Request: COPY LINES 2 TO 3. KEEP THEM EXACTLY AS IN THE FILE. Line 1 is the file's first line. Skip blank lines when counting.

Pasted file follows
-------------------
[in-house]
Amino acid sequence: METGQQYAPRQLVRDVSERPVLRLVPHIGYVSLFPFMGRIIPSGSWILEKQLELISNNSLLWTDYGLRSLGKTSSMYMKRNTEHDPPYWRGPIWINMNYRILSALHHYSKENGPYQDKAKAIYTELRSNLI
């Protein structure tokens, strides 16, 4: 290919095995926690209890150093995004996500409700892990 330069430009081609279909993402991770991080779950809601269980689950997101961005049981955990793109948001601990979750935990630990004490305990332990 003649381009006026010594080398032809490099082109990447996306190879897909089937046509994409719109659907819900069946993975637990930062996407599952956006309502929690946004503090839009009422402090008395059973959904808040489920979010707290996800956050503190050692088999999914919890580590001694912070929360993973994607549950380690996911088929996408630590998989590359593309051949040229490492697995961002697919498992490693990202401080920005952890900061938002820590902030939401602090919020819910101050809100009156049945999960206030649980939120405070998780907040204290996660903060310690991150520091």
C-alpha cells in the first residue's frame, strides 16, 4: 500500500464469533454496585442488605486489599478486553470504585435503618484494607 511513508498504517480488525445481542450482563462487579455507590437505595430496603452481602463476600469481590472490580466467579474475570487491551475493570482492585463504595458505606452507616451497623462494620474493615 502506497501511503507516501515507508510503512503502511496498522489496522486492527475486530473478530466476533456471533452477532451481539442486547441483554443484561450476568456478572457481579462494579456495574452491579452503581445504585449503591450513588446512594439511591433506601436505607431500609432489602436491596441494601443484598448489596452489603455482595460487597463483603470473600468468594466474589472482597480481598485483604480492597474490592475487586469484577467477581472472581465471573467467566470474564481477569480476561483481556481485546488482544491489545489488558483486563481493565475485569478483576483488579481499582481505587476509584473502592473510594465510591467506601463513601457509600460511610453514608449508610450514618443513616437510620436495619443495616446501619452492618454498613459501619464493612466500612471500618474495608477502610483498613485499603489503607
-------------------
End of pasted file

Amino acid sequence: METGQQYAPRQLVRDVSERPVLRLVPHIGYVSLFPFMGRIIPSGSWILEKQLELISNNSLLWTDYGLRSLGKTSSMYMKRNTEHDPPYWRGPIWINMNYRILSALHHYSKENGPYQDKAKAIYTELRSNLI
């Protein structure tokens, strides 16, 4: 290919095995926690209890150093995004996500409700892990 330069430009081609279909993402991770991080779950809601269980689950997101961005049981955990793109948001601990979750935990630990004490305990332990 003649381009006026010594080398032809490099082109990447996306190879897909089937046509994409719109659907819900069946993975637990930062996407599952956006309502929690946004503090839009009422402090008395059973959904808040489920979010707290996800956050503190050692088999999914919890580590001694912070929360993973994607549950380690996911088929996408630590998989590359593309051949040229490492697995961002697919498992490693990202401080920005952890900061938002820590902030939401602090919020819910101050809100009156049945999960206030649980939120405070998780907040204290996660903060310690991150520091």